$29.99


Great ORIGINAL Script from DAVID GERBER, famous for such popular series as: Police Story and Police Woman. Other executive producer credits include The Ghost & Mrs. Muir, Nanny and the Professor, Cade's County, Riker, Eischied, Nakia, Gibbsville, Hunter, Walking Tall, Quark, Today's F.B.I., Seven Brides for Seven Brothers, Lady Blue and Jack & Mike. This time around it's for the short lived-NBC Western series,

The Quest

Morgan and Quentin Beaudine are two brothers in the Morgan and Quentin Beaudine are two brothers in the West, who were separated as children, when Morgan and their sister were stolen by some Indians. Morgan would spend several years with them, answering to the name Two Persons, until the army liberates and reunites him with Quentin, now a doctor. Together they search for their sister who is still with the Indians.

Creator: Tracy Keenan Wynn

Stars: Kurt Russell, Tim Matheson, Frank Salsedo

Cast

Kurt Russell ... Morgan Beaudine (15 episodes, 1976)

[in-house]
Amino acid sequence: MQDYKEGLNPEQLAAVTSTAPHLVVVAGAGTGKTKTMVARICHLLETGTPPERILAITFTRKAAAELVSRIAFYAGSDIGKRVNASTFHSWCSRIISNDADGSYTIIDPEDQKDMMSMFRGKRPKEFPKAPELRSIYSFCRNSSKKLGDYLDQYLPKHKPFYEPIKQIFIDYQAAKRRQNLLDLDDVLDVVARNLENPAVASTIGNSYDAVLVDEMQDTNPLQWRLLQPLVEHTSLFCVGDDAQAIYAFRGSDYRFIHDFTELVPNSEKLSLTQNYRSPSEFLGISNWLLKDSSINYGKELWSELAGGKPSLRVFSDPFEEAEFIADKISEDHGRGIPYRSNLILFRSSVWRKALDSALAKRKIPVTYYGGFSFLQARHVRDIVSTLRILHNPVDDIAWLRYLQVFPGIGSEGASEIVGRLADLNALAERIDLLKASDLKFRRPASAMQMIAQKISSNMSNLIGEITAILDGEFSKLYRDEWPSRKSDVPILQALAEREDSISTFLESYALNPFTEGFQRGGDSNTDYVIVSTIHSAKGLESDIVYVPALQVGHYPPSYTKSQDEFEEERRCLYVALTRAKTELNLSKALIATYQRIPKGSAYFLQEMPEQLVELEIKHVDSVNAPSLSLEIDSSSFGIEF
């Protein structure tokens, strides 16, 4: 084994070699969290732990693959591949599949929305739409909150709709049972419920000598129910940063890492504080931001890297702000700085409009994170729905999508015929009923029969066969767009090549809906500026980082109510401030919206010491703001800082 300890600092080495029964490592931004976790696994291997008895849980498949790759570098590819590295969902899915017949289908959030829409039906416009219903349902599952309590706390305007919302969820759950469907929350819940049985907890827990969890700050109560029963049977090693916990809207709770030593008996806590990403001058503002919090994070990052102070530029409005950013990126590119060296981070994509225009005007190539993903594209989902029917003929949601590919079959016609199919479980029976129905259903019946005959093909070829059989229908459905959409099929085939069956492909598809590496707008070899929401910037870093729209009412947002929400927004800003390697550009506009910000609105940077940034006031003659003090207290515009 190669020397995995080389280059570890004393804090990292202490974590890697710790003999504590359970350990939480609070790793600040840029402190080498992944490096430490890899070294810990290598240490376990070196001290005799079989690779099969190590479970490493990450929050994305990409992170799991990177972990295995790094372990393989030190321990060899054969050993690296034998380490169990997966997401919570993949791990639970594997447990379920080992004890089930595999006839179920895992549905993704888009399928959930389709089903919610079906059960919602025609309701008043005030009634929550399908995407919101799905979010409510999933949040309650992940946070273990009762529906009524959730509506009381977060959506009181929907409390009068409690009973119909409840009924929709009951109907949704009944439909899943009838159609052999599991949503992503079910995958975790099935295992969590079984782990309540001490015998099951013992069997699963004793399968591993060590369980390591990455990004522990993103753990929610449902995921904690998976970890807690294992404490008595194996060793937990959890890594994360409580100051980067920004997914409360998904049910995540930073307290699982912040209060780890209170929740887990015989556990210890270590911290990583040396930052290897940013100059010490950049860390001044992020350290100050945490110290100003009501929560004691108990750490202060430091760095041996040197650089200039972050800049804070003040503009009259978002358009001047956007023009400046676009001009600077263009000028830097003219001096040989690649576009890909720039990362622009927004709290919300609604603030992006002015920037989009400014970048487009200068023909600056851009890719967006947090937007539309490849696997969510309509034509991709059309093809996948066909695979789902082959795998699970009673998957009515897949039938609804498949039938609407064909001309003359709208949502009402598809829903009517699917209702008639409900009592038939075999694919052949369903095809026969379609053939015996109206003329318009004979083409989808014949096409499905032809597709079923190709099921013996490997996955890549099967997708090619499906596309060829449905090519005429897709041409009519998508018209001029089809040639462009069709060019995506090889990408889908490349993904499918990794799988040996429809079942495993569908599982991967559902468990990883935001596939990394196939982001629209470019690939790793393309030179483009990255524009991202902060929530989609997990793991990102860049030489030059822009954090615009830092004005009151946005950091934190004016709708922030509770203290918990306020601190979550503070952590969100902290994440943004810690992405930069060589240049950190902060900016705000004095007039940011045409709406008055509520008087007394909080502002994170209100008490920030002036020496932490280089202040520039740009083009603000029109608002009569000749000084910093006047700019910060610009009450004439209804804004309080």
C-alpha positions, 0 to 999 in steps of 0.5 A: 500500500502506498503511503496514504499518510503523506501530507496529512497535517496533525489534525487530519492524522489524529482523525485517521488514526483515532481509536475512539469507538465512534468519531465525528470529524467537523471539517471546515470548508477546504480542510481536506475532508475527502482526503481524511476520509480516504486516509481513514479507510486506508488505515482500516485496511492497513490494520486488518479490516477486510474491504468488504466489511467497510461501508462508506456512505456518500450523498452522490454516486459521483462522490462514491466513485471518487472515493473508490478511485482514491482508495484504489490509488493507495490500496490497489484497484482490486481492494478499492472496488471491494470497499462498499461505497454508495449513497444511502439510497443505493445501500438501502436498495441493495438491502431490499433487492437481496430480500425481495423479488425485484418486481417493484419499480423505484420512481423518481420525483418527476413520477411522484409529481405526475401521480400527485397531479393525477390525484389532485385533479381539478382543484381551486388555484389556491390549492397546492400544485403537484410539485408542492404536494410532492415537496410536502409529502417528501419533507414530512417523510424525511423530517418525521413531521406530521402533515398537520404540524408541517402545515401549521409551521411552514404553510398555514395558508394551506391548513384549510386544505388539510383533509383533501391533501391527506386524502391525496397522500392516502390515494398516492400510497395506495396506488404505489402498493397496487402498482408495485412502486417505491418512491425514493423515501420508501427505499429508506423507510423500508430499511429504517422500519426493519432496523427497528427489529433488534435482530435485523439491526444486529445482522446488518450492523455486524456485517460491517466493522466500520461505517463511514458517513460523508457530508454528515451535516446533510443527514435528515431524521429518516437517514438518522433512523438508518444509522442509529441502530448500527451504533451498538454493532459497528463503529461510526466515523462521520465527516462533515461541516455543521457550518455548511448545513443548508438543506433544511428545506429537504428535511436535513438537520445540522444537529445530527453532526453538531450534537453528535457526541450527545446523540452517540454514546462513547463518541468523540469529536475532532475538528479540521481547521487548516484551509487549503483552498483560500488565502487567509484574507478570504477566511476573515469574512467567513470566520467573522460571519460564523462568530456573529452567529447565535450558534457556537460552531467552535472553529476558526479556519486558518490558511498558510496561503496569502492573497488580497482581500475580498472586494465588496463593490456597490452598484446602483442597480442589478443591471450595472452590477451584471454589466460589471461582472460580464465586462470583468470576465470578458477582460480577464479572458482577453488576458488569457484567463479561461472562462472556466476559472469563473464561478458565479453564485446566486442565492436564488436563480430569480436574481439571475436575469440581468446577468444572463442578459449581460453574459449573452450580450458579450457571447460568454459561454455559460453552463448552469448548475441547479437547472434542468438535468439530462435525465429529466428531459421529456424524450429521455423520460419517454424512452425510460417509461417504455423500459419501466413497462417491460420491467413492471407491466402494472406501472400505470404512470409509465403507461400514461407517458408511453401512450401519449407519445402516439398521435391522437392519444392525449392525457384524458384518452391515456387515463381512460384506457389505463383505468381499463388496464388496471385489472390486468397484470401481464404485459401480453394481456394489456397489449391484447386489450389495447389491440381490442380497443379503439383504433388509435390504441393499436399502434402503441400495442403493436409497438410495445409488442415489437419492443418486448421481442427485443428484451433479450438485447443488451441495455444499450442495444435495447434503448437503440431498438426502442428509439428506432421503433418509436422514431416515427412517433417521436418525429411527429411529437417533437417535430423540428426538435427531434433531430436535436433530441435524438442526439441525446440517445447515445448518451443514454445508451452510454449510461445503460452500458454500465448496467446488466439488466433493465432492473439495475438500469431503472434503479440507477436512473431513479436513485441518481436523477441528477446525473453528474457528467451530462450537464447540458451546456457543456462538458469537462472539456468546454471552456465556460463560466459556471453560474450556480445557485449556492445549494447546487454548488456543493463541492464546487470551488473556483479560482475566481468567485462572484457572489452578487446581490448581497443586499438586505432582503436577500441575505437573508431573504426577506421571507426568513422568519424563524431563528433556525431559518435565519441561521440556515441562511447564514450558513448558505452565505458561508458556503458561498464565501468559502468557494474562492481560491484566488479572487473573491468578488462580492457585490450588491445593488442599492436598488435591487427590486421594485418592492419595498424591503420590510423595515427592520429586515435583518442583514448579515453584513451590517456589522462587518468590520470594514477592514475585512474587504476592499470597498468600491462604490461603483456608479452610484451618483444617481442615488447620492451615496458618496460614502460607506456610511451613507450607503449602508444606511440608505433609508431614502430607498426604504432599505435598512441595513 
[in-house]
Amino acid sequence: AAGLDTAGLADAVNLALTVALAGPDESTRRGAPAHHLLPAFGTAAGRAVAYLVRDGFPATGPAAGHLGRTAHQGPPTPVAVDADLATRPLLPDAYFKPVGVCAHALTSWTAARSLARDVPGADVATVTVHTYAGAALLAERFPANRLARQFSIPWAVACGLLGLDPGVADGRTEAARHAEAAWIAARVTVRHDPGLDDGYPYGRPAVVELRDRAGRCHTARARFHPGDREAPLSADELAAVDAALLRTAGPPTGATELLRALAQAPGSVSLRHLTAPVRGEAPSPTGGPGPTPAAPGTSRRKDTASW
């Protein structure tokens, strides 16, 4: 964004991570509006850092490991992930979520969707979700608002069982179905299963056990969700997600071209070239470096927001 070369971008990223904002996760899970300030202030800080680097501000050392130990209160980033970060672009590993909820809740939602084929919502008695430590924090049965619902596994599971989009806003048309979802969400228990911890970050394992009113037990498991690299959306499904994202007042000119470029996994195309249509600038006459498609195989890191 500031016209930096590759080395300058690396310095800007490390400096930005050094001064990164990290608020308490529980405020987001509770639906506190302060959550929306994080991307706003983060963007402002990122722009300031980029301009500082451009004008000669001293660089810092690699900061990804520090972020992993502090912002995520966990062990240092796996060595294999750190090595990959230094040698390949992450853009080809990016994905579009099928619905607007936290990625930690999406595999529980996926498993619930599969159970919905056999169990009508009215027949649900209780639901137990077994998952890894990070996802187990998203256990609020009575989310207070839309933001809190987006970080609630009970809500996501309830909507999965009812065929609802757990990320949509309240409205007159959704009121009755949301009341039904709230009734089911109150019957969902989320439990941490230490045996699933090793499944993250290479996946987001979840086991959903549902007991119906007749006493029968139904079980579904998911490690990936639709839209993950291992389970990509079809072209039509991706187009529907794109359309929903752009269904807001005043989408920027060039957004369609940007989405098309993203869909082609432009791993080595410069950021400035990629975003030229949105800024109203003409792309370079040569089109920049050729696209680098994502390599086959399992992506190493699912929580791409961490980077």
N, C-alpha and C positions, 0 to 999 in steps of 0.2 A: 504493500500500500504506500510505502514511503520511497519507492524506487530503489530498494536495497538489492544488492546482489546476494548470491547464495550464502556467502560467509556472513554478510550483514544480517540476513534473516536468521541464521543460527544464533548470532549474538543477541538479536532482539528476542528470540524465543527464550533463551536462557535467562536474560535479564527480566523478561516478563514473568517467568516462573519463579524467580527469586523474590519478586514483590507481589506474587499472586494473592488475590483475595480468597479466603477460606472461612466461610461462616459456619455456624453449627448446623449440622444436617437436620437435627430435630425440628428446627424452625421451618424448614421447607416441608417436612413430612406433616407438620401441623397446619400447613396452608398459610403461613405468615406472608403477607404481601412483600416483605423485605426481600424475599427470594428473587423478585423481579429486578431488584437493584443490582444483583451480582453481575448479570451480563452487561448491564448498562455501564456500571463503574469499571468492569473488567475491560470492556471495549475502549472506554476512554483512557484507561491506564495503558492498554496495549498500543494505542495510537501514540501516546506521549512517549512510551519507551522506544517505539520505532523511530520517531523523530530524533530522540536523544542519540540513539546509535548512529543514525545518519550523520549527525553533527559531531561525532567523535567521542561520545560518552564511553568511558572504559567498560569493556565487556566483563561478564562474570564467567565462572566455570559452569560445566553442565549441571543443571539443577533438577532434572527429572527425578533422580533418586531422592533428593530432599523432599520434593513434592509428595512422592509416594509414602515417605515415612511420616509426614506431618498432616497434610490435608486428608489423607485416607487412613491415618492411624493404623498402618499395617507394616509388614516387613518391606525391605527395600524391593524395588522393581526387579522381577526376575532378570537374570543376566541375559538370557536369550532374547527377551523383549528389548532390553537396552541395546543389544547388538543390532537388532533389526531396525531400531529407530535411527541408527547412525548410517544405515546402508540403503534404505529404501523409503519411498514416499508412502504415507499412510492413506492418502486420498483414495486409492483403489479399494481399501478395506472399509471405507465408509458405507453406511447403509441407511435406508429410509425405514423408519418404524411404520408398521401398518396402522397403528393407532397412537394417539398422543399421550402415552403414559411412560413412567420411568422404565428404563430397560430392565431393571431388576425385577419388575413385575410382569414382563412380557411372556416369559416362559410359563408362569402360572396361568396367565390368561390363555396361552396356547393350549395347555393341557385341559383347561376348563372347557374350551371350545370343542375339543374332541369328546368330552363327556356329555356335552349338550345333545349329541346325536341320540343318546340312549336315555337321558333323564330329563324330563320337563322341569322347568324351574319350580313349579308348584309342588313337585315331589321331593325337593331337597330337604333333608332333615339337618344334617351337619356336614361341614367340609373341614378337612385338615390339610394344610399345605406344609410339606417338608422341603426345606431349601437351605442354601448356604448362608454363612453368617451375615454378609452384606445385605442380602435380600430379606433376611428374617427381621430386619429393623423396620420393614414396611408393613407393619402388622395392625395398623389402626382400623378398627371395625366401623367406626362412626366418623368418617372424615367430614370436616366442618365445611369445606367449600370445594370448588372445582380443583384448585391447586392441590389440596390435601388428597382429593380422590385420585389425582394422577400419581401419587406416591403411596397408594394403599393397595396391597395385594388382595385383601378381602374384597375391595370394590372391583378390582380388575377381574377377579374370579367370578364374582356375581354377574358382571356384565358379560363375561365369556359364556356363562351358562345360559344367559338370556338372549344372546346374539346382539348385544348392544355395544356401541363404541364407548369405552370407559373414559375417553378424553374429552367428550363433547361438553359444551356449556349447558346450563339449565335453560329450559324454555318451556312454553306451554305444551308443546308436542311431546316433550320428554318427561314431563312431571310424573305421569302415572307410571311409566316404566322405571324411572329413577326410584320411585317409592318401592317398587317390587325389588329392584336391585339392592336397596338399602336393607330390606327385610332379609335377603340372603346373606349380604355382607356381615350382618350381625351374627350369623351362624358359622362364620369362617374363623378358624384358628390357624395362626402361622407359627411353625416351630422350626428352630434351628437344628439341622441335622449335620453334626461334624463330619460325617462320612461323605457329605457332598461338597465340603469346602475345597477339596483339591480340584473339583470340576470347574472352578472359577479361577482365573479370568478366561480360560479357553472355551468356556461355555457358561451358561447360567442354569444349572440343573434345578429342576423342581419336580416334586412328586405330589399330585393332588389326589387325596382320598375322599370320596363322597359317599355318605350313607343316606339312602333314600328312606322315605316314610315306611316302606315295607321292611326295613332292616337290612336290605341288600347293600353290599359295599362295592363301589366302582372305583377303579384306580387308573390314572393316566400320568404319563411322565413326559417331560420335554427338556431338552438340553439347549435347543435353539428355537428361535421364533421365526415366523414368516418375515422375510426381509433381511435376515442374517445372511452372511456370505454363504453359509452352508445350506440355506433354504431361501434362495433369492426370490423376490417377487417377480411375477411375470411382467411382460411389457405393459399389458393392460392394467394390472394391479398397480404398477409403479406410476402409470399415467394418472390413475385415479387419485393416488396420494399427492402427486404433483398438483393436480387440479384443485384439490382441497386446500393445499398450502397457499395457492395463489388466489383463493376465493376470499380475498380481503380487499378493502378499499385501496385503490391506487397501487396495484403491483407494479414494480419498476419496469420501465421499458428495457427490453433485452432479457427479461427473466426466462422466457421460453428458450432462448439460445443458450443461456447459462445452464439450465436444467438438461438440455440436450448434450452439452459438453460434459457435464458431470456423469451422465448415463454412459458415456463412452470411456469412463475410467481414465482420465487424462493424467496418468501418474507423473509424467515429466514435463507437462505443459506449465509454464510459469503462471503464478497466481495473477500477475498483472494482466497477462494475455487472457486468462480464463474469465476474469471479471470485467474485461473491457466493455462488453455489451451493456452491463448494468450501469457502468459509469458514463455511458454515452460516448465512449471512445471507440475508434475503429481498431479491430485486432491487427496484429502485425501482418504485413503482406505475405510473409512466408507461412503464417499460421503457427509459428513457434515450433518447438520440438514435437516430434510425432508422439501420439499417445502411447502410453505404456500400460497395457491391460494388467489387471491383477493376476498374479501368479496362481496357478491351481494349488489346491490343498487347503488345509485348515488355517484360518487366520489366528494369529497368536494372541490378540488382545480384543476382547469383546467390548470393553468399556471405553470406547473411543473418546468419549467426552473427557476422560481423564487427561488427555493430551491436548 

Tim Matheson ... Quentin Beaudine (15 episodes, 1976)

This Script is for the episode, The Longest Drive Parts one and two, Original titled HATCHER'S DRIVE, that featured CHiPs star, ERIK ESTRADA.

Written by Written by Katharyn Michaelian Powers and Michael Michaelin, it's the REVISED FINAL DRAFT from October 14, 1976, it is complete with 130 Yellowpages. slight corner bend. Great Script with classic actors!

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MORE INFO ON TIM MATHESON: Tim Matheson (born Timothy Lewis Matthieson; December 31, 1947) is an American actor, director and producer. He is perhaps best known for his portrayal of the smooth-talking Eric "Otter" Stratton in the 1978 comedy National Lampoon's Animal House and Vice President John Hoynes in the NBC drama, The West Wing, and has had a variety of other well-known roles, including providing the voice of the lead character in the cartoon TV program Jonny Quest.

At the age of 13, Matheson appeared as Roddy Miller in Robert Young's CBS nostalgia comedy series Window on Main Street during the 19611962 television season. In 1964, he provided the voice of the lead character in the cartoon program Jonny Quest. He was also the voice of Jace in the original animated series of Space Ghost. In addition, he played the role of the oldest son, Mike Beardsley, in the film Yours, Mine and Ours, which also starred Lucille Ball and Henry Fonda.